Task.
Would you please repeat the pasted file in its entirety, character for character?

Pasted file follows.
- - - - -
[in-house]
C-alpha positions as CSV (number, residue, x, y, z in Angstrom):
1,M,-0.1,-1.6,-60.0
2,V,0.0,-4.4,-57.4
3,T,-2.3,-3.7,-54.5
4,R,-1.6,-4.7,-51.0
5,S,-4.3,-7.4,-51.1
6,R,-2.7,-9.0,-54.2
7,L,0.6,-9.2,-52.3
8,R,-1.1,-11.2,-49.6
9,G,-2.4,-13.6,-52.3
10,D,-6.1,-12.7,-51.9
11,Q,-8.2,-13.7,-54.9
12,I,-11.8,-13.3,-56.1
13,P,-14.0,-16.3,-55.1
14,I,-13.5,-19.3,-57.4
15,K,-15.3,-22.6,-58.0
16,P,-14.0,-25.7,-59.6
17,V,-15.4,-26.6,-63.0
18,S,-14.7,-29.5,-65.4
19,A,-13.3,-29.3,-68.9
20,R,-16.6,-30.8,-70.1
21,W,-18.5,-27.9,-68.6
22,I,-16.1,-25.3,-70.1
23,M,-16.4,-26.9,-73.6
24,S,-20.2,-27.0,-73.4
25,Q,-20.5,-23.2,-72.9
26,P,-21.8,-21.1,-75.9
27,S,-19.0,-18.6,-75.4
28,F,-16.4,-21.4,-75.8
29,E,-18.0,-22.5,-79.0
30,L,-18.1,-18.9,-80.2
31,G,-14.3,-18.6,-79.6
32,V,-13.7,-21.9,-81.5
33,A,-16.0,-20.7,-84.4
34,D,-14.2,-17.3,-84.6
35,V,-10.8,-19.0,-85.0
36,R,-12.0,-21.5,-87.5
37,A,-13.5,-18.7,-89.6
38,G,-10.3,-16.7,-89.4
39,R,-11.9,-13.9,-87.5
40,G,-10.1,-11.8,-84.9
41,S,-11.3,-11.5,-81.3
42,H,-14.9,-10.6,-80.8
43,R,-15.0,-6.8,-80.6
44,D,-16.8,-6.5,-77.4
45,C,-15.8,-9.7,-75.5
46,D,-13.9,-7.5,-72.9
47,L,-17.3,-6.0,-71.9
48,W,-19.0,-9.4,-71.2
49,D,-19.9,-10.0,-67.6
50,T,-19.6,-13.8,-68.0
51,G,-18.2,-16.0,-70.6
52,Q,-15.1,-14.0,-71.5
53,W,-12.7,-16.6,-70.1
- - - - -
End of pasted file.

[in-house]
C-alpha positions as CSV (number, residue, x, y, z in Angstrom):
1,M,-0.1,-1.6,-60.0
2,V,0.0,-4.4,-57.4
3,T,-2.3,-3.7,-54.5
4,R,-1.6,-4.7,-51.0
5,S,-4.3,-7.4,-51.1
6,R,-2.7,-9.0,-54.2
7,L,0.6,-9.2,-52.3
8,R,-1.1,-11.2,-49.6
9,G,-2.4,-13.6,-52.3
10,D,-6.1,-12.7,-51.9
11,Q,-8.2,-13.7,-54.9
12,I,-11.8,-13.3,-56.1
13,P,-14.0,-16.3,-55.1
14,I,-13.5,-19.3,-57.4
15,K,-15.3,-22.6,-58.0
16,P,-14.0,-25.7,-59.6
17,V,-15.4,-26.6,-63.0
18,S,-14.7,-29.5,-65.4
19,A,-13.3,-29.3,-68.9
20,R,-16.6,-30.8,-70.1
21,W,-18.5,-27.9,-68.6
22,I,-16.1,-25.3,-70.1
23,M,-16.4,-26.9,-73.6
24,S,-20.2,-27.0,-73.4
25,Q,-20.5,-23.2,-72.9
26,P,-21.8,-21.1,-75.9
27,S,-19.0,-18.6,-75.4
28,F,-16.4,-21.4,-75.8
29,E,-18.0,-22.5,-79.0
30,L,-18.1,-18.9,-80.2
31,G,-14.3,-18.6,-79.6
32,V,-13.7,-21.9,-81.5
33,A,-16.0,-20.7,-84.4
34,D,-14.2,-17.3,-84.6
35,V,-10.8,-19.0,-85.0
36,R,-12.0,-21.5,-87.5
37,A,-13.5,-18.7,-89.6
38,G,-10.3,-16.7,-89.4
39,R,-11.9,-13.9,-87.5
40,G,-10.1,-11.8,-84.9
41,S,-11.3,-11.5,-81.3
42,H,-14.9,-10.6,-80.8
43,R,-15.0,-6.8,-80.6
44,D,-16.8,-6.5,-77.4
45,C,-15.8,-9.7,-75.5
46,D,-13.9,-7.5,-72.9
47,L,-17.3,-6.0,-71.9
48,W,-19.0,-9.4,-71.2
49,D,-19.9,-10.0,-67.6
50,T,-19.6,-13.8,-68.0
51,G,-18.2,-16.0,-70.6
52,Q,-15.1,-14.0,-71.5
53,W,-12.7,-16.6,-70.1